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Blunt Inquiry Asks... Chef Scott Vivian

Blunt Inquiry: Vivian

Blunt Inquiry Asks... Chef Scott Vivian

What is your idea of a perfect restaurant?
A place that harmonizes with the precise balance of atomsphere, food, drink and service.

What is your greatest fear at work?  
People not liking the food.

Which working Chef do you most admire?  
Grant Achatz.  His dedication and drive is something very inspiring.

What would instantly make you fire someone?
I have no patience for disrespect to their fellow cooks.  Everyone works really hard in the kitchen and if you don't get along, someone's gotta go.

What was your most extravagant purchase for your restaurant?  
I wouldn't call it extravagant, but finally buying a vac-pac machine and circulator was a big deal for us after 4 years limited purchasing.  Totally worth every penny though! 

What is your favourite food journey?  
For my 30th birthday I traveled to Belgium, Spain, Alsace, Switzerland and Alba.  I had the amazing opportunity (on that trip) to eat at Etxeberri and Mugaritz in Spain, as well as go truffle hunting and visit the truffle market in Alba.  Lot's of good food on that trip.

What words or phrases do you most overuse at work?  
I use "Go F*** Yourself" way too much.

What do you regret most after all your years in the business?  
I don't ever really regret any life decisions.  I think when I was a younger cook, I would have liked to stage at more restaurants, but I'm pretty happy with the way everything has turned out.

What do you love most about this industry?  
Everything.  The hours.  The people.  Getting to take care of guests.  The grind.  There are obviously factors that can use some tweaking, but all in all, I find this industry absolutely fulfilling.

What is your current state of mind?  
We're making some changes in the kitchen right now which allows me to lend more guidance with the dinner menu.  After concentrating more on the business side of things for the last year and a half, I'm very excited to start creating again.

If you could change anything about the restaurant industry where you are, what would it be?  
I'm pretty happy with the way things are going currently going in Toronto.  I think with the rapidly growing population of Toronto, we still have a very small percentage of diners that support local (non-chain) restaurants.  It's definitely getting better every year.  The two biggest things for me are restaurants not being able to serve wild game and the prices of food and alcohol in Canada.  I think in general it's very difficult to be a small business owner in Ontario.  There are a lot of laws and taxes that are not in our favour.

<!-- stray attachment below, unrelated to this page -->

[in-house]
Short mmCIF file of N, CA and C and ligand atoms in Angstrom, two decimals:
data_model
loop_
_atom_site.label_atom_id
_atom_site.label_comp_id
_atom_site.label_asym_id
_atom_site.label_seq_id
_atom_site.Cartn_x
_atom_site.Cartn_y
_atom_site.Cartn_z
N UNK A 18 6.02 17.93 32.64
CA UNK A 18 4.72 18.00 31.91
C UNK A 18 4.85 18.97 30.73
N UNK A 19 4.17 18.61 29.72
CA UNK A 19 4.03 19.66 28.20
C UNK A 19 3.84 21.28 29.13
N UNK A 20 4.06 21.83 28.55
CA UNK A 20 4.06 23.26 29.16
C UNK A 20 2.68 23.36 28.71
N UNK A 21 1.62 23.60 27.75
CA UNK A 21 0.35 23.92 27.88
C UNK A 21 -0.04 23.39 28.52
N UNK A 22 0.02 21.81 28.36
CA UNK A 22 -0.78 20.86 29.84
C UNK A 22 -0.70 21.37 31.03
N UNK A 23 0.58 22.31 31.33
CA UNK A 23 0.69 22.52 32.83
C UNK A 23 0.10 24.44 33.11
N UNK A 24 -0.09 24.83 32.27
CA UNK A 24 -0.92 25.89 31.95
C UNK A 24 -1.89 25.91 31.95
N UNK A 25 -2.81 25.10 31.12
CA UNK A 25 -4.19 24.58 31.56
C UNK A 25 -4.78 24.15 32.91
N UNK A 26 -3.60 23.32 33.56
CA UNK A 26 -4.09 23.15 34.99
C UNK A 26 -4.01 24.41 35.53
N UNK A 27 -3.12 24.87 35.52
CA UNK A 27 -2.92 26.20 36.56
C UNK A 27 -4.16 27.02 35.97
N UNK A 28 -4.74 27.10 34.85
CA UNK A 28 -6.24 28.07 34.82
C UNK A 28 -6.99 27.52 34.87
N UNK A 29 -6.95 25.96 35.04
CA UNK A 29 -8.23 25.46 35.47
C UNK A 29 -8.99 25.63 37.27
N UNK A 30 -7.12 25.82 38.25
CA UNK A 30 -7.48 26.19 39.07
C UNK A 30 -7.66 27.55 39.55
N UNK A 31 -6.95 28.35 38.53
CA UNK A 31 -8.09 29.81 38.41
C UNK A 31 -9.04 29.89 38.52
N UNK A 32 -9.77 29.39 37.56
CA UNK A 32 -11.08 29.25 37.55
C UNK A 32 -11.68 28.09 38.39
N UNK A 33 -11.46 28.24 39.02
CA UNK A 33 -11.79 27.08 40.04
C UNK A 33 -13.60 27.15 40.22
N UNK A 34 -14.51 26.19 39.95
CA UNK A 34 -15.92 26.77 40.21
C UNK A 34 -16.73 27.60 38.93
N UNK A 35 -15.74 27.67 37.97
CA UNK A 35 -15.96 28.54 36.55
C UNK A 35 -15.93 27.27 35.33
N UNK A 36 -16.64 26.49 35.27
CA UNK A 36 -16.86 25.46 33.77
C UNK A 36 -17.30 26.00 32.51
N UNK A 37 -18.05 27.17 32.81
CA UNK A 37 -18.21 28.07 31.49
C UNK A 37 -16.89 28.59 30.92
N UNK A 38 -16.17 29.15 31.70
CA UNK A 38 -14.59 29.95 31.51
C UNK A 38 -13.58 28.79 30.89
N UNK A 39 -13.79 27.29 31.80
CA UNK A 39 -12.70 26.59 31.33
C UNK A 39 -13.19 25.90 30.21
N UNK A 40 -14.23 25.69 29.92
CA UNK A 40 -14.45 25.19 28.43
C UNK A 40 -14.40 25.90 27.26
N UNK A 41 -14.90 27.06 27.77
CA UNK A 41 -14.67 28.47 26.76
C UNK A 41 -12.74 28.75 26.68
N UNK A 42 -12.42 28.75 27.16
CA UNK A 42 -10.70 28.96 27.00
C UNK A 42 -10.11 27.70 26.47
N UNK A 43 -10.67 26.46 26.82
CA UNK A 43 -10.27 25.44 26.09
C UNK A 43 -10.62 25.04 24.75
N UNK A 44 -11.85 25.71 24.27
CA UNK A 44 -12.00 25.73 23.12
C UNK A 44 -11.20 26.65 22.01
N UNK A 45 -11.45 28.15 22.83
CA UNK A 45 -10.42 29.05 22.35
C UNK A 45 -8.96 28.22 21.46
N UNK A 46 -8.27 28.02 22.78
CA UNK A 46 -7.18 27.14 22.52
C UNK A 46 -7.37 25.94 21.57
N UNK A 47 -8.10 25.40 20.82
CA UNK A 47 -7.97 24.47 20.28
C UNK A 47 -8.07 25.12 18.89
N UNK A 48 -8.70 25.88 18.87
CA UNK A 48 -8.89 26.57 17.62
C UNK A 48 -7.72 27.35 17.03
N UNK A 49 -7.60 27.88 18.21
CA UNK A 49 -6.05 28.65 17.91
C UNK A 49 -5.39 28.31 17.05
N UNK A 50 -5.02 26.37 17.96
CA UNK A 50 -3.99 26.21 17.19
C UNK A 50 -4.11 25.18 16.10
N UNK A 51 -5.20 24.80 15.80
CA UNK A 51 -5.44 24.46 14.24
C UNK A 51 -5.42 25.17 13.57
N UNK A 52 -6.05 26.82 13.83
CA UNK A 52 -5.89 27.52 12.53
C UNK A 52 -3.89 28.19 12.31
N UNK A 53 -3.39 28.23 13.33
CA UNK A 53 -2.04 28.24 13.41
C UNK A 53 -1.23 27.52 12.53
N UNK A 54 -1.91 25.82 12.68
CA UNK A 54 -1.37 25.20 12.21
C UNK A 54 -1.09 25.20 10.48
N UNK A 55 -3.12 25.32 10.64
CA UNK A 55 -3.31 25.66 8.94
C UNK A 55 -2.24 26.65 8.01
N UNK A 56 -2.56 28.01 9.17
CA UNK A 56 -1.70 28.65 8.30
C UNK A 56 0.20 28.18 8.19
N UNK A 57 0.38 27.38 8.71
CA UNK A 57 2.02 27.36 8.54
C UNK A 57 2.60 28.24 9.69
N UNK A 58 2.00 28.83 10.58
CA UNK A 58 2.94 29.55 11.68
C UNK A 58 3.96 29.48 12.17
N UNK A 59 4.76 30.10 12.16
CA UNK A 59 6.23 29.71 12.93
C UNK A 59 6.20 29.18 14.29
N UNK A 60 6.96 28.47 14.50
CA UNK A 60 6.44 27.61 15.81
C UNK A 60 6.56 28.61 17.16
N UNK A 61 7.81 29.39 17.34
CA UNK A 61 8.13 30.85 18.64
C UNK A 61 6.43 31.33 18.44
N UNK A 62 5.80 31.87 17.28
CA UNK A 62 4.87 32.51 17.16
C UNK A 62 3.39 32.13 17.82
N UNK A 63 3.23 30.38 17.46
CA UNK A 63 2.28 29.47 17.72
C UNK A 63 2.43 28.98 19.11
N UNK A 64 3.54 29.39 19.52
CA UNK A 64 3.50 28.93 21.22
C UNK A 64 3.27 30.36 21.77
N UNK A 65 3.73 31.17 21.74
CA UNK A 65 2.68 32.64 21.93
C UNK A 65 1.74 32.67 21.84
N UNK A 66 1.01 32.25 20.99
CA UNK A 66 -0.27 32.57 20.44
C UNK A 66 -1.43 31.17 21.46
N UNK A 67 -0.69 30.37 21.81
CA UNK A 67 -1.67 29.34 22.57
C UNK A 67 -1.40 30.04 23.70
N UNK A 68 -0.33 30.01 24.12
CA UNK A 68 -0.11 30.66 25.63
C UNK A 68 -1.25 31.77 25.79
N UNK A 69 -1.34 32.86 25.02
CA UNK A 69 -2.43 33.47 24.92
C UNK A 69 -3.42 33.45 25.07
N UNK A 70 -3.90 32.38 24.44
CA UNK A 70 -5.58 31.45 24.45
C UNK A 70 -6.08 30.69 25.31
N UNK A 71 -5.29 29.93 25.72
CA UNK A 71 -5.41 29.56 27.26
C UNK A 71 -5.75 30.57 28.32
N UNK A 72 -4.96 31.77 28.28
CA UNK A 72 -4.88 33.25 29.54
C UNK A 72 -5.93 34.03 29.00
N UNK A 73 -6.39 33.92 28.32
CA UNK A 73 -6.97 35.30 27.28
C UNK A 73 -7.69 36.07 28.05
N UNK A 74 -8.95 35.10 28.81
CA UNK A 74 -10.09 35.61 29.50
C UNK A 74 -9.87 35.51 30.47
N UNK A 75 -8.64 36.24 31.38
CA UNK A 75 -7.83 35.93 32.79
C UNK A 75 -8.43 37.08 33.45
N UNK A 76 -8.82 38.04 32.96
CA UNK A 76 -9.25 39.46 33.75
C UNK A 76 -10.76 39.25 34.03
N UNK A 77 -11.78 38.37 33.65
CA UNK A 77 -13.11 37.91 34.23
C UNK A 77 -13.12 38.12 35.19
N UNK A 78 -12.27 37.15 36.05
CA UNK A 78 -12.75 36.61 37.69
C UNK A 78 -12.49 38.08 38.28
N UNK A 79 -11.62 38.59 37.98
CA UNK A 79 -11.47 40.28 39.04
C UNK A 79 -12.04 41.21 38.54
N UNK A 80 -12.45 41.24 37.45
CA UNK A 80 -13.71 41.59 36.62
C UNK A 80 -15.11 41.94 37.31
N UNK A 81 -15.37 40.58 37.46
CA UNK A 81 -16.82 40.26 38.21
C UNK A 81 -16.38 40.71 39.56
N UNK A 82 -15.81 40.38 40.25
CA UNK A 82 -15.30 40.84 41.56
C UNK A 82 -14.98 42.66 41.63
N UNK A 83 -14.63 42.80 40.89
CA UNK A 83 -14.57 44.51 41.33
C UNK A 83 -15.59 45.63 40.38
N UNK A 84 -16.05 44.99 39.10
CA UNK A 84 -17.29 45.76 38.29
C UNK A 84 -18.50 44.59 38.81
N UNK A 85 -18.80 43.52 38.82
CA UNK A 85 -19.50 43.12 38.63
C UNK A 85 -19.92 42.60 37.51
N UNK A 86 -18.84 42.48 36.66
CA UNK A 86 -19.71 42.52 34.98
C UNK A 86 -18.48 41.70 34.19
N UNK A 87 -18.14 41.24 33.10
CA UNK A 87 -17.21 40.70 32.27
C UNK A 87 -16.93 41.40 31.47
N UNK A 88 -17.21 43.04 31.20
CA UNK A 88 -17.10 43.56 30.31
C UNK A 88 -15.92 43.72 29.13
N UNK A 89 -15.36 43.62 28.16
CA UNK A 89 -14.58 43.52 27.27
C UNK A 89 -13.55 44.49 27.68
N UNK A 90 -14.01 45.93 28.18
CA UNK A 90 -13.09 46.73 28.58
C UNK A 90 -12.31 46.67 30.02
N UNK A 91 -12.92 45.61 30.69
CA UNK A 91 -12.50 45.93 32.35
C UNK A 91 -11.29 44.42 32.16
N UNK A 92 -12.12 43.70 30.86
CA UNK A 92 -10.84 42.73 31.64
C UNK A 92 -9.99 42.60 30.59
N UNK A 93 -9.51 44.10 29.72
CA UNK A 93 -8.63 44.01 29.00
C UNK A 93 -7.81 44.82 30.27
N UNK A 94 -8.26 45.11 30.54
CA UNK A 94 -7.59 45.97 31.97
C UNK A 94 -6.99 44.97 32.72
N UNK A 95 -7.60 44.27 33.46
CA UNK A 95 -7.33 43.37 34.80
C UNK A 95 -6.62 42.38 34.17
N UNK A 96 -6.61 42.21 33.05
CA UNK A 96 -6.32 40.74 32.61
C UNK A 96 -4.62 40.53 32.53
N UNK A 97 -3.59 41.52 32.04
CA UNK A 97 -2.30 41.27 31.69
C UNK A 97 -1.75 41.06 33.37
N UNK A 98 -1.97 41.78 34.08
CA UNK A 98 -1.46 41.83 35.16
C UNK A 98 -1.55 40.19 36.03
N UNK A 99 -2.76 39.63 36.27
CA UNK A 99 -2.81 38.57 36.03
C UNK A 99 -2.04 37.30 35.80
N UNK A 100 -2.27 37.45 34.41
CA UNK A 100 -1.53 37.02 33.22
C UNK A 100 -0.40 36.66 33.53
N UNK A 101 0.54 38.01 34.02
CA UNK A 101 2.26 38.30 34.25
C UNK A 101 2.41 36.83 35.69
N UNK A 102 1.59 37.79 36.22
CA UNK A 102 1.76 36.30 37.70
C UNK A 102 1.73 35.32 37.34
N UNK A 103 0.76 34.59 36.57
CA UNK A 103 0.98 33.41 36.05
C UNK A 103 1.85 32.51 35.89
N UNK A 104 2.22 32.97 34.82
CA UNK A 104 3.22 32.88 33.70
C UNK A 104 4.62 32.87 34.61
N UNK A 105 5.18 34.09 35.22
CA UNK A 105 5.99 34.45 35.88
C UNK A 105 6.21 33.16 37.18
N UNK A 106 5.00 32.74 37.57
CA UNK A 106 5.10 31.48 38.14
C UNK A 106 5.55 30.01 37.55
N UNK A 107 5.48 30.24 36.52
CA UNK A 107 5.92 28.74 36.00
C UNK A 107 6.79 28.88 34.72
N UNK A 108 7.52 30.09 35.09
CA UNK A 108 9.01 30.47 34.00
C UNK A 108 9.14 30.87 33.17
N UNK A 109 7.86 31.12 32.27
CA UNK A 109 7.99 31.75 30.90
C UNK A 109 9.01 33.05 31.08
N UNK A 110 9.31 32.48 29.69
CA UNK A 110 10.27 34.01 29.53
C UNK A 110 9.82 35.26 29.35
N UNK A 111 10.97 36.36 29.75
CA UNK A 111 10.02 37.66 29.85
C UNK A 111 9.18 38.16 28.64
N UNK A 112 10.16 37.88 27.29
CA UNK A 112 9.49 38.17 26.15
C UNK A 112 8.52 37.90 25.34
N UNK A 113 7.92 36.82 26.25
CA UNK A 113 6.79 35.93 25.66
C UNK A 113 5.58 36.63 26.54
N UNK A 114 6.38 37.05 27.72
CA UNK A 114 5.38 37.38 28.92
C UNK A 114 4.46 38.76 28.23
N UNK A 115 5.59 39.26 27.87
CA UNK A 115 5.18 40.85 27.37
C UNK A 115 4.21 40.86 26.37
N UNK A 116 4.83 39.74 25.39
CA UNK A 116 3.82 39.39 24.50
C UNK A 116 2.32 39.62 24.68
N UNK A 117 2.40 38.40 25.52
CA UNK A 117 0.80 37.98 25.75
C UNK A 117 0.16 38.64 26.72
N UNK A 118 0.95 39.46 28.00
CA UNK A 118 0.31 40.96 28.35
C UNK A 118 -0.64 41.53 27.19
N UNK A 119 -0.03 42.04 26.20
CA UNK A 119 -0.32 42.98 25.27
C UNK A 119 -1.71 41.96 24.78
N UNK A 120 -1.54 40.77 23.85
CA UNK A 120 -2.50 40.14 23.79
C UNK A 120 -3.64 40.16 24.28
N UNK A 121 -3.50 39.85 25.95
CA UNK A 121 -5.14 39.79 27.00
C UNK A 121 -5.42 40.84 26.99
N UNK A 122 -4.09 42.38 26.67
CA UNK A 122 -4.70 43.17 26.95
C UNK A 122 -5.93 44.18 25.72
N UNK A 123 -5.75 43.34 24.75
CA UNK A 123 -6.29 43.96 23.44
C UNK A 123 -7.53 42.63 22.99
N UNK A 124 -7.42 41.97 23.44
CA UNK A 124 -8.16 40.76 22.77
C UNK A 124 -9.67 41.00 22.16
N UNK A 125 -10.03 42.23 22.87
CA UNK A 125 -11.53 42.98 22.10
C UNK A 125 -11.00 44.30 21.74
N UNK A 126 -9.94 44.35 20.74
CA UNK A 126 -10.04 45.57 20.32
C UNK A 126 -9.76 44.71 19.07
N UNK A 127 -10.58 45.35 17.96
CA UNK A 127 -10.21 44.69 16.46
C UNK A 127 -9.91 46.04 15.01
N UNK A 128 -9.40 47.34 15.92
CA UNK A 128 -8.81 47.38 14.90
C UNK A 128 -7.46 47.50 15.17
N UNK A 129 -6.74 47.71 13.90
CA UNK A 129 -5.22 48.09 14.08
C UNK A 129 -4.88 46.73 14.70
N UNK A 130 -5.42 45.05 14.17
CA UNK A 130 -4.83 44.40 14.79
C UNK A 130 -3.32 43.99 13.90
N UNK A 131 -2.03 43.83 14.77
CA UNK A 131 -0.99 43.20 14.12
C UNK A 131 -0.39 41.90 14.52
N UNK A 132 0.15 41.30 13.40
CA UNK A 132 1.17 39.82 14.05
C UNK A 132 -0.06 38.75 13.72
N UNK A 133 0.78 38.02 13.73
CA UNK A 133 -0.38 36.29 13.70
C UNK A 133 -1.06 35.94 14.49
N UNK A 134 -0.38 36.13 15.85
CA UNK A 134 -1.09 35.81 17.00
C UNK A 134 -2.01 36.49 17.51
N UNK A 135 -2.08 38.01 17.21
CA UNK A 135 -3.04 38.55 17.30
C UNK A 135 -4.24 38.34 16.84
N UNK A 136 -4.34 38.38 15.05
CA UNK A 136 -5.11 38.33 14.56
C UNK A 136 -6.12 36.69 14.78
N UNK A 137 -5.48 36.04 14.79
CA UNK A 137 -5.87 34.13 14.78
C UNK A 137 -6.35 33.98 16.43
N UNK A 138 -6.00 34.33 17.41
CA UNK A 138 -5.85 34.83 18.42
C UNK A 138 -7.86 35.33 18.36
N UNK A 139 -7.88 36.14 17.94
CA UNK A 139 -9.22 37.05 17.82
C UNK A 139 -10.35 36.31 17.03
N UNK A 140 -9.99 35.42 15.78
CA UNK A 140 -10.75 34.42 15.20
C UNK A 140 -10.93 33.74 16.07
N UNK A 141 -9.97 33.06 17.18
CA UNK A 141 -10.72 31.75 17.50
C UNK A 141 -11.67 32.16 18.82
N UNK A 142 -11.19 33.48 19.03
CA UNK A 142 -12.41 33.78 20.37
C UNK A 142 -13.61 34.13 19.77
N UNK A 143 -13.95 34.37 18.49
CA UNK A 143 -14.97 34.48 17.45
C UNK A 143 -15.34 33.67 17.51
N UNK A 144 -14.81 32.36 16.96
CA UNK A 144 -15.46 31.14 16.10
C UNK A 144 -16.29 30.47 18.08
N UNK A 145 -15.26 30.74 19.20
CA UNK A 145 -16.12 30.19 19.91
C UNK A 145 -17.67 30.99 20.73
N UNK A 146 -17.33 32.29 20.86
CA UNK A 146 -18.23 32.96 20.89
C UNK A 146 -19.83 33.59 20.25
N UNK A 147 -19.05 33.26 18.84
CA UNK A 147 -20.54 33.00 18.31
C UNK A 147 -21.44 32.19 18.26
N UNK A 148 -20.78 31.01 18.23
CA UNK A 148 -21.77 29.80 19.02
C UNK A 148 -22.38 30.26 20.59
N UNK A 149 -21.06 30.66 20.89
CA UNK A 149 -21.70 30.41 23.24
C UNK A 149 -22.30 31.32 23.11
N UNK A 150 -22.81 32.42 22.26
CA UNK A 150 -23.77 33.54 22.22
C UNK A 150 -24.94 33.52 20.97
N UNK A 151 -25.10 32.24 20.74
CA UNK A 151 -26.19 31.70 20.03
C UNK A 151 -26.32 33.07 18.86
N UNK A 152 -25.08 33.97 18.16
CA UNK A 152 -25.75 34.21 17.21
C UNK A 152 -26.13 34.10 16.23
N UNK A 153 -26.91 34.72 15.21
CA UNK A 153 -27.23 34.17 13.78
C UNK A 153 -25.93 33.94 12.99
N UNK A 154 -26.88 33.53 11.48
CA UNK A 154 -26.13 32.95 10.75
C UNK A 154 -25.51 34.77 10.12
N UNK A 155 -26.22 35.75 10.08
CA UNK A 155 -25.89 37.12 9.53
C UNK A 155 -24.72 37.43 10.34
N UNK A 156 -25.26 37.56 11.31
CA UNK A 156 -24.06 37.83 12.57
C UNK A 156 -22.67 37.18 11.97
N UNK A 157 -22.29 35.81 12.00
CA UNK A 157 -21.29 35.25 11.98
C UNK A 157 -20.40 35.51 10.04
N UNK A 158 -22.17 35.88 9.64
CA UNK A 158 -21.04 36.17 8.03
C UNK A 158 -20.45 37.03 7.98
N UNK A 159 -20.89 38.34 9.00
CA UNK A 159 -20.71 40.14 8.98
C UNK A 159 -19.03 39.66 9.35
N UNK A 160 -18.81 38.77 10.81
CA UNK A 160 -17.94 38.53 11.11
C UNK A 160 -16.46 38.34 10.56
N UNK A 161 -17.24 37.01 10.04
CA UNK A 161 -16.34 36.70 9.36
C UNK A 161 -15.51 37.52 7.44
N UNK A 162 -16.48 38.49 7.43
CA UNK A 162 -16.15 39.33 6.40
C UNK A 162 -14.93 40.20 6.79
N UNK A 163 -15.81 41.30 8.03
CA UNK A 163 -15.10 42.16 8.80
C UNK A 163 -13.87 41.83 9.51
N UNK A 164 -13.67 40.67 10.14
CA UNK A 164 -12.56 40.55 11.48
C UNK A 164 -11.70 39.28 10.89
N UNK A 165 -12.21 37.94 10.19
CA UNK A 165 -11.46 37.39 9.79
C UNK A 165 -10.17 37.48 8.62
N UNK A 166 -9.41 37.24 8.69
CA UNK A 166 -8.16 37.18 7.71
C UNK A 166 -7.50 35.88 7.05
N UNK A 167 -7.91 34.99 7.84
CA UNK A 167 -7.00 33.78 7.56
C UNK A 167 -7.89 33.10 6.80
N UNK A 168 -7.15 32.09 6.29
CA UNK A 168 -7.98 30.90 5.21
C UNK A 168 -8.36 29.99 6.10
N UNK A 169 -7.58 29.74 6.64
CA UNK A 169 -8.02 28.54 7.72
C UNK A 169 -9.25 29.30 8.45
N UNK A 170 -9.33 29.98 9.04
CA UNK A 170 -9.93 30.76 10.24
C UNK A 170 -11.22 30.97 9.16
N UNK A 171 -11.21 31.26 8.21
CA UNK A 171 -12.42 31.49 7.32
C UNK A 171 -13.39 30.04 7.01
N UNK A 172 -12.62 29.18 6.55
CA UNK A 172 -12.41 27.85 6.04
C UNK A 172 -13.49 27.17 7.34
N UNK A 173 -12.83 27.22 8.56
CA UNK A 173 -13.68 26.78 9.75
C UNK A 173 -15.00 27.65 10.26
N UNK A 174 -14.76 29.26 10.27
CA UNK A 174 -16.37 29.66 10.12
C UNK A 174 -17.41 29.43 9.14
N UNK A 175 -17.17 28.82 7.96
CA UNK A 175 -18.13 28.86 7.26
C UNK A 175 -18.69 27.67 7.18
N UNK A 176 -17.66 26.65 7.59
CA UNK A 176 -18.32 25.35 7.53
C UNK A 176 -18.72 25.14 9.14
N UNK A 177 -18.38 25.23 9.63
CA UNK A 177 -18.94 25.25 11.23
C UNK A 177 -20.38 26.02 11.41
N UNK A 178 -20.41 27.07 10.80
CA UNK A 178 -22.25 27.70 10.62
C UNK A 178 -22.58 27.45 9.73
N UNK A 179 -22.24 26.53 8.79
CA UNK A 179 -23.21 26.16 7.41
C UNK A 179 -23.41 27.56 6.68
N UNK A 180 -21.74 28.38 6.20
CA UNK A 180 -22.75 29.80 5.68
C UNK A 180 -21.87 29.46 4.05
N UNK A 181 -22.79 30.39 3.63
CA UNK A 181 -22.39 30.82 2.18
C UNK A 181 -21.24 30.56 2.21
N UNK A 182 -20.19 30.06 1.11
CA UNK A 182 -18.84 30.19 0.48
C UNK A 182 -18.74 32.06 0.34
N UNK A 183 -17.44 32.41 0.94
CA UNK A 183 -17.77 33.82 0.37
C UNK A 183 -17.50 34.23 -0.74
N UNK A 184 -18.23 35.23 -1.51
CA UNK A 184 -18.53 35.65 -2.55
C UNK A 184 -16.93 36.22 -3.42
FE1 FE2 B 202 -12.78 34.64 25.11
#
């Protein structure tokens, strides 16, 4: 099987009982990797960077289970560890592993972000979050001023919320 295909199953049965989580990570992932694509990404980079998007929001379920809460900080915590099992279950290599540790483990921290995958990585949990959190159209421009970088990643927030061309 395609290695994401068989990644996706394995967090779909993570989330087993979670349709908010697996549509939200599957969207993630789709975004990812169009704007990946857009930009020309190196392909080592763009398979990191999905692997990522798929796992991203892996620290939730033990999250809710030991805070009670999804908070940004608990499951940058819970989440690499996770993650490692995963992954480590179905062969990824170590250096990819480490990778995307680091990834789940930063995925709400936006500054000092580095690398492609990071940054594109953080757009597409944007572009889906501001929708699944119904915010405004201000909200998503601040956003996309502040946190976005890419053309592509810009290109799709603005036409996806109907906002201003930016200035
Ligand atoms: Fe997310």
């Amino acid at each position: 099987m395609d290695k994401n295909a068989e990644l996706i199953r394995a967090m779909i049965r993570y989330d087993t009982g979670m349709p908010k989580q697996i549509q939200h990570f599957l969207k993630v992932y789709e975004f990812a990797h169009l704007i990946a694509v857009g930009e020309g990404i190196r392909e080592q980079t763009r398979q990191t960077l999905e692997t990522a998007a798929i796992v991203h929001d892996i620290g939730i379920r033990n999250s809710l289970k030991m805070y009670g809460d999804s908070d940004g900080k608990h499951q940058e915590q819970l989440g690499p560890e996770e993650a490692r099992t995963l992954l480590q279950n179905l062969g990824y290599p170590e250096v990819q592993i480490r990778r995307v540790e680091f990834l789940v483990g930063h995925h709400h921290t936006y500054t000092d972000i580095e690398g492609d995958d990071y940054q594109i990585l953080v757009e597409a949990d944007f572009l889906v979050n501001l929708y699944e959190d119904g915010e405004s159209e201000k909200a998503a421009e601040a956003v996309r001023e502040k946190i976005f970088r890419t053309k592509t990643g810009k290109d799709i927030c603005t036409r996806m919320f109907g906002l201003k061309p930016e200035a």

What do you consider your most essential ingredient?  
Salt and Love. 

The work/life balance struggle is real.  How good of a juggler are you?  
I'm pretty bad at juggling the two.  Pretty much everything that I do revolves around the restaurant industry.  It's what I love and wouldn't change it for the world, but isn't always appealing to people outside the industry.  

What is your most treasured kitchen tool?
My hands.

What do you regard as the lowest depth of misery?  
Putting all of your heart and soul into something and feeling under appreciated.

When you finally retire, were will you live?
Retire?  What's that?  Sounds boring...  

What is your most marked characteristic?  
I don't know.  You'd have to ask someone that works for me.

What is the quality you most like in a chef?  
Compassion and understanding.  Not only with your staff, but with your guests.  Yes, at times people can be a giant pain in the ass, but at the end of the day we do this for a reason.  The low pay, huge stress and long hours are all justified when you see a smile on a patrons face while eating your food or a cook proudly putting a dish up on the pass.    

What is your greatest inspiration/motivation?  
Making people happy.

Superman or Spiderman?  

What is the first thing you remember cooking?  
Pasta e fagioli.  I was around 12 or 13 and I was checking out this new thing called the internet.  I happened to come across a recipe for this dish, printed it out and brought it to my mom and grandmother.  They talked me through the recipe and allowed me to make it for dinner that night.  I felt such a sense of accomplishment and gratification.  From that moment on, I was hooked!    

Beck or Clapton?  

You have to cook Escoffier’s death row meal.  Menu?  
I would create a 5-course tasting menu.  Each course would represent/highlight one of the mother sauces.

Favourite kitchen word or phrase?  

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